Trump’s fast food affinity may be leading more Americans to eat unhealthy diets, study suggests

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A new study from Penn State University has found that Republicans were twice as likely as Democrats to eat fast food if they paid attention to media coverage of President Donald Trump


Trump’s fast food affinity may be leading more Americans to eat unhealthy diets, study suggests

  • A researcher analyzed how much attention participants were paying to media coverage of President Trump’s eating habits
  • Those who closely followed headlines about his diet were more likely to view fast food as a good meal option or eat it themselves
  • Republicans were twice as likely as Democrats to have positive attitudes toward fast food if they followed media coverage of Trump’s diet 

President Donald Trump‘s love of fast food may encourage more Americans to consume similar meals, a new study suggests. 

A Penn State University researcher found that those who pay more attention to news stories about Trump’s eating habits were more likely to view fast food as a ‘socially acceptable meal option’. 

They were also more likely to say they’d be eating fast food in the near future.

What’s more, Republicans were twice as likely as Democrats to eat burgers and fries if they followed stories in the media about the commander-in-chief’s diet.  

A new study from Penn State University has found that Republicans were twice as likely as Democrats to eat fast food if they paid attention to media coverage of President Donald Trump’s eating habits. Pictured: Trump presents fast food to be served to the Clemson Tigers football team to celebrate their Championship at the White House, January 2019

In 2018, Trump had his first physical examination as president, during his which his overall health was declared as ‘excellent’. 

However, Dr Jessica Myrick, an associate professor of media studies at Penn State, said she was curious about what effect – if any – his affinity for fast food was having on the general population. 

For the study, published in the journal Appetite, 1,050 Americans completed an online survey in February 2018. 

Dr Myrick, the lead author, analyzed how much attention they paid to media coverage of Trump’s eating habits.

Participants were asked which of these statements such as ‘Given my lifestyle and/or taste preferences, it is likely that I will eat fast food regularly over the next four weeks’ and ‘I am likely to eat fast food regularly over the next month’ described how they felt.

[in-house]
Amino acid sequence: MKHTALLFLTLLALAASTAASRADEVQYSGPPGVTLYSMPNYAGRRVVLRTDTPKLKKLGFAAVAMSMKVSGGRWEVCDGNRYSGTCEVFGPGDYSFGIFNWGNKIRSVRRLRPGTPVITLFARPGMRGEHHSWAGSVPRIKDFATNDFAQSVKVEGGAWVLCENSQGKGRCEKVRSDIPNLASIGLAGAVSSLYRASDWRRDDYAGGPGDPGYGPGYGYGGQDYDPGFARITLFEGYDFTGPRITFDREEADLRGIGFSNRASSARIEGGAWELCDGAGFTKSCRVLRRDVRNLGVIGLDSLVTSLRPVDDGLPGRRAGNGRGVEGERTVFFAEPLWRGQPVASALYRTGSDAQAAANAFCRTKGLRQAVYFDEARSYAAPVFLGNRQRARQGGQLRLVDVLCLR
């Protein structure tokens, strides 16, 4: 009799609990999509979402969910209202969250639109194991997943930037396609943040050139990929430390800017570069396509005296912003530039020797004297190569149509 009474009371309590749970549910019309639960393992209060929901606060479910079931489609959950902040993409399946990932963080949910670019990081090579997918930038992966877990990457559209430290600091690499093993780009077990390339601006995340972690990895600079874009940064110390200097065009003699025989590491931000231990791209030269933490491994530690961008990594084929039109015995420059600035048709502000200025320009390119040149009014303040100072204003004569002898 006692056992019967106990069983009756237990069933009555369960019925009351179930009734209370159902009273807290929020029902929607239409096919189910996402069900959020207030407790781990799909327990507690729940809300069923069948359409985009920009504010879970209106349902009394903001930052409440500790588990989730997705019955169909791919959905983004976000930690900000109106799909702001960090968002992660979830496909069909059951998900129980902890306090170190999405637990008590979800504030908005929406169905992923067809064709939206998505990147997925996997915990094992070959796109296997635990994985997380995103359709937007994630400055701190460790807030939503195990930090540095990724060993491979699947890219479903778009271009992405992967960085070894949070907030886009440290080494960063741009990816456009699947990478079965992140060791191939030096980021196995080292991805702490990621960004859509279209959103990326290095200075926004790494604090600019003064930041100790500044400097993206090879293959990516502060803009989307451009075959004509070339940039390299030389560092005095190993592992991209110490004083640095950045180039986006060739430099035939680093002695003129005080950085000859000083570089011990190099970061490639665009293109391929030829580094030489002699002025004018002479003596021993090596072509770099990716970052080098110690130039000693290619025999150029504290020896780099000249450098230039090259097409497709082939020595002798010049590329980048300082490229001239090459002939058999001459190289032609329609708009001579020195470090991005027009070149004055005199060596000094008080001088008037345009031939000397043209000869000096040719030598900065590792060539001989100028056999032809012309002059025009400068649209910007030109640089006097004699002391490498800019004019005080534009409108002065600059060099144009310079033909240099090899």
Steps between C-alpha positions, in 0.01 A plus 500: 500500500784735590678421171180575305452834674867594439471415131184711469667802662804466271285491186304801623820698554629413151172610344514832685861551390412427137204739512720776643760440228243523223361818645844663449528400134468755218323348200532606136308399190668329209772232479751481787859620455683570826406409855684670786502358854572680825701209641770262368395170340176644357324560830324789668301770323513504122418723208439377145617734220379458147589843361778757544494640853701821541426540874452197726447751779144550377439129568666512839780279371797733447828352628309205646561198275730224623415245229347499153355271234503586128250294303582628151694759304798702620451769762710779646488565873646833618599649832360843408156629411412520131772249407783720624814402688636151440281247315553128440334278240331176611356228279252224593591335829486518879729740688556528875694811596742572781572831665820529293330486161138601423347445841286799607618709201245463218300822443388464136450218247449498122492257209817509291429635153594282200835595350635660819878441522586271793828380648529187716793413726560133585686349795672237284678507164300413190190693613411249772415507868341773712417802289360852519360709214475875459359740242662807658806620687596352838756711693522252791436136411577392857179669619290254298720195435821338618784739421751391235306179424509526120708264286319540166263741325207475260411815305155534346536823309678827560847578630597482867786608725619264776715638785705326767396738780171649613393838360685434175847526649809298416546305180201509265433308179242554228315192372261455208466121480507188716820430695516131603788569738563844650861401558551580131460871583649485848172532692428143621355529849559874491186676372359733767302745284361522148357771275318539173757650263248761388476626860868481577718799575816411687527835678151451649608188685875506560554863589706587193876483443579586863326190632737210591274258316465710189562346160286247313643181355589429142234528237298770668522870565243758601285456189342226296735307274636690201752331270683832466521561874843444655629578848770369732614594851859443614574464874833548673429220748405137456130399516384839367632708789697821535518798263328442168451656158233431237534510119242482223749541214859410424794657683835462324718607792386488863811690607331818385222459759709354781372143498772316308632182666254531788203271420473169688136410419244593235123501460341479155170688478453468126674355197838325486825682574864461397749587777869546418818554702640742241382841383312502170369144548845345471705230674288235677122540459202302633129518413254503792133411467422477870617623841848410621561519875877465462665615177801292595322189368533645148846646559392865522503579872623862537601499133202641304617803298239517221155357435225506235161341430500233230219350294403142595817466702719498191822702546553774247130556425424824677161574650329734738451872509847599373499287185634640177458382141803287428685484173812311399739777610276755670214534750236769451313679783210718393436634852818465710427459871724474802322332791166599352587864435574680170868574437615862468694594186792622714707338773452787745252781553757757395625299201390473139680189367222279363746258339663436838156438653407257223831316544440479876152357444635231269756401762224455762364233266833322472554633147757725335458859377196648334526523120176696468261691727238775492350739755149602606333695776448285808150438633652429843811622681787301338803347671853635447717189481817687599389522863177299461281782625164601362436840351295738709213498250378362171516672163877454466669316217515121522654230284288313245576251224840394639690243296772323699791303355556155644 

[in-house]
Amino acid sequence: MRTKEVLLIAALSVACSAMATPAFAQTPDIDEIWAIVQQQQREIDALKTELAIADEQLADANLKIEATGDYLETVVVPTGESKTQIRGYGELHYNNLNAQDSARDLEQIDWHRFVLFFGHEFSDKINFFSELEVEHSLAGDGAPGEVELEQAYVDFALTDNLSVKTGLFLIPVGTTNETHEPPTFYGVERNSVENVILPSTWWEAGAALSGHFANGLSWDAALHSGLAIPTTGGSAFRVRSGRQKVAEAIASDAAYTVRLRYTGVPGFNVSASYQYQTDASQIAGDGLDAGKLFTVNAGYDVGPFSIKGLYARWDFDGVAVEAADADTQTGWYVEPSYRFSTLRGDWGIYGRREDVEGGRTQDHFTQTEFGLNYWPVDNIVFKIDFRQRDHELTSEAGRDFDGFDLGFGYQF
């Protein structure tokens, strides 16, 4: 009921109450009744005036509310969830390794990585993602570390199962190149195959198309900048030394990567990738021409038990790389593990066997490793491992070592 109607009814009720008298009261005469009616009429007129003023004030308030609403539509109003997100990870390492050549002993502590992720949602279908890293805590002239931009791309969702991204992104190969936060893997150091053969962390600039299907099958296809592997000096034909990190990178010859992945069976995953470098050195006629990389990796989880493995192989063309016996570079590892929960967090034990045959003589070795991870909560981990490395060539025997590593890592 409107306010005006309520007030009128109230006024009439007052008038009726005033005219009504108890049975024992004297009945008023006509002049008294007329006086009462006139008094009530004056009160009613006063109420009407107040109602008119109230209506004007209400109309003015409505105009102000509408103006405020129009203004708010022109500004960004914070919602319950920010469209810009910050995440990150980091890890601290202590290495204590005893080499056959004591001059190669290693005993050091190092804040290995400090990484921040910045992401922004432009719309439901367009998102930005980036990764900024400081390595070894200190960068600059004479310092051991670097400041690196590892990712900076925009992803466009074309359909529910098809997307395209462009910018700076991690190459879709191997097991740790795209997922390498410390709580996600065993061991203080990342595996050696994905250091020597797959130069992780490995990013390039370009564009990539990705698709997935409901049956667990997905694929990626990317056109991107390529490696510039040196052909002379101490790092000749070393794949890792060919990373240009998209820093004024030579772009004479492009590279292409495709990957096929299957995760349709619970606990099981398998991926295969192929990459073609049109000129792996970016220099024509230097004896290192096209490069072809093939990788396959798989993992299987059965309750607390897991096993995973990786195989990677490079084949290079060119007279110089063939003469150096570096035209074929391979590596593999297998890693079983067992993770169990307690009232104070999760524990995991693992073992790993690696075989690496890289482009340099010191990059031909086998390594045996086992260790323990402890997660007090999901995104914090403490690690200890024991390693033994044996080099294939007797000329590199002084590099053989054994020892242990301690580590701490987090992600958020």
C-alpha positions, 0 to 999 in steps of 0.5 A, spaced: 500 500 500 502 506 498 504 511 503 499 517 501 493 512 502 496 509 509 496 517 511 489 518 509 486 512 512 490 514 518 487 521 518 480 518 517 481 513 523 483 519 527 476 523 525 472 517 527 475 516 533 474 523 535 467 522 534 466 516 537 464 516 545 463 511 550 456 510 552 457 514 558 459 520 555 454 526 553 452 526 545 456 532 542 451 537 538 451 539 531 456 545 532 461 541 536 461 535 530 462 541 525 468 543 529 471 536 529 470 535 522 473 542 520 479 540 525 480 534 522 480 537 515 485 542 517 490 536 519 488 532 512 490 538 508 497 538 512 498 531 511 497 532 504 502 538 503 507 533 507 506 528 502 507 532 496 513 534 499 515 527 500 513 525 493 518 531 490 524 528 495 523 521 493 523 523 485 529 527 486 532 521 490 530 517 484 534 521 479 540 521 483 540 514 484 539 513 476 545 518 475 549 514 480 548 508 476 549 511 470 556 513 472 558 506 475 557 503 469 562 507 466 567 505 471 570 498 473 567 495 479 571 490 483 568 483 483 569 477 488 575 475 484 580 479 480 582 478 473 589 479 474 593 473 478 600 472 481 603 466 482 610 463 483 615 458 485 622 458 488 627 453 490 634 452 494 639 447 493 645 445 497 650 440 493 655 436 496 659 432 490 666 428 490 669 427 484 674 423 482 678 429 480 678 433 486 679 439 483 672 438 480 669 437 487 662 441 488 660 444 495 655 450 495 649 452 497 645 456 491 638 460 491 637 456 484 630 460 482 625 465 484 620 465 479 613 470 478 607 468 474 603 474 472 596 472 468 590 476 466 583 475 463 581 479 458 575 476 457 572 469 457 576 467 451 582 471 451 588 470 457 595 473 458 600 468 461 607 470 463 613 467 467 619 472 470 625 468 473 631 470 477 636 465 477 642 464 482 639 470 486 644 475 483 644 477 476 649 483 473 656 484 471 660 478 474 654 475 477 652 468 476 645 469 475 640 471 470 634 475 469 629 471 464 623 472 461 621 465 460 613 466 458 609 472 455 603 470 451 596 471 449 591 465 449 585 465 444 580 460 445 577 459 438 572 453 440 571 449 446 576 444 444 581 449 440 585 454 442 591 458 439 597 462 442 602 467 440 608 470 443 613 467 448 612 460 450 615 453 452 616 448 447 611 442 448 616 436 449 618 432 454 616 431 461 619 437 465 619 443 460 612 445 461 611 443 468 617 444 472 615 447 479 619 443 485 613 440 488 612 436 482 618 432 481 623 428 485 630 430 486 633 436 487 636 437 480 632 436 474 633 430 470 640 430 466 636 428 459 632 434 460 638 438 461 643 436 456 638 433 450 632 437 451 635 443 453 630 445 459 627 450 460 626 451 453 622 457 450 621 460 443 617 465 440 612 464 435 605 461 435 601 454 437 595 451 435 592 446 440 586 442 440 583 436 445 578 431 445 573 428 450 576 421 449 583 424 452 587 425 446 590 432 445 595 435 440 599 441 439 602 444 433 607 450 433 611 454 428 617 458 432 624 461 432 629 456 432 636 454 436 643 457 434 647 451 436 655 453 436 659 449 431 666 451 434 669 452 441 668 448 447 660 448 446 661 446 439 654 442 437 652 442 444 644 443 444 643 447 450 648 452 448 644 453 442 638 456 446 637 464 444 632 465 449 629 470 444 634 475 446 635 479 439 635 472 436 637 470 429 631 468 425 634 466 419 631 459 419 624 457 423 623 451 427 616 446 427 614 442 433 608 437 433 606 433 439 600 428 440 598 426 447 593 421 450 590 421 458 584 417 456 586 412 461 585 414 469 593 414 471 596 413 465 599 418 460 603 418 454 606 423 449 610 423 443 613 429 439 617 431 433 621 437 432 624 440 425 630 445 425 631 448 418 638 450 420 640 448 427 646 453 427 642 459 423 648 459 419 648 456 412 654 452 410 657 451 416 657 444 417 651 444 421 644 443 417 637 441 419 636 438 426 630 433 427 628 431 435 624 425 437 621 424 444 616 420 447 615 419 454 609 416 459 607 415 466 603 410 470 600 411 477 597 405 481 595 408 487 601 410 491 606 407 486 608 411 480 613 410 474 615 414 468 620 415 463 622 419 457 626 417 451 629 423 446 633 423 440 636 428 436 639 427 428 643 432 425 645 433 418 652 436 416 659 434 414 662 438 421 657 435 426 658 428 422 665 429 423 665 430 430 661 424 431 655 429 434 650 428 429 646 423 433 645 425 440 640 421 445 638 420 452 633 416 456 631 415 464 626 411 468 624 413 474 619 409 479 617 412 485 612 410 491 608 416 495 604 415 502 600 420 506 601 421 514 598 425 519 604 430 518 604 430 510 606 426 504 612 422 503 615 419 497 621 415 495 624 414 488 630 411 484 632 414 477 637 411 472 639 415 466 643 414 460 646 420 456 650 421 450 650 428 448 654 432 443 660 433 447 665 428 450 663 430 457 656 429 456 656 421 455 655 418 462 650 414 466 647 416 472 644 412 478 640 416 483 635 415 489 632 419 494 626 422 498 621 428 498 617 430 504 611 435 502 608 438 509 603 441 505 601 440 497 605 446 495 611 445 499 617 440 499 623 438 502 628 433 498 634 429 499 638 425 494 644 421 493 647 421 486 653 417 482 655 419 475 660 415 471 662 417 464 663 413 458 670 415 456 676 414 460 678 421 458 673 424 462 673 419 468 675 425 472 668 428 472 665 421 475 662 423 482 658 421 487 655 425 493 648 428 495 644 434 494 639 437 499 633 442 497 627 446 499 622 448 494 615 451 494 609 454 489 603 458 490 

Dr Myrick found that closely following articles about Trump’s eating habits was a stronger predictor that someone would eat fast food frequently than was any other demographic factor, like race or income. 

‘The results also show that for both Republicans and Democrats, greater attention to media coverage of Trump’s diet was related to more positive attitudes toward fast food,’ she said.

‘However, for Republicans, this relationship was nearly twice as strong, meaning that as attention to media coverage of Trump’s diet increases, Republicans are quicker to report positive attitudes toward fast food than are Democrats.’ 

For people who didn’t identify as either Democratic or a Republican, there was no link between media coverage of Trump’s diet and fast food.

Dr Myrick notes that Trump is not the first US president to have his eating habits covered by the media.

Former President Bill Clinton would often stop for fast food after going on jogs while he was on the campaign trail.

However, after undergoing quadruple bypass surgery in 2004 and having two coronary stents implanted in his heart in 2010, he adopted a vegan diet. 

Meanwhile, the media coverage of former President Barack Obama surrounded the vegetable garden he started at the White House with first lady Michelle Obama.

Dr Myrick says that the advent of digital-leaning newsroom – meaning more people are reading headlines than they were in newspapers – in addition to Trump’s frequent Twitter updates, makes the media coverage surrounding him ‘unique’.  

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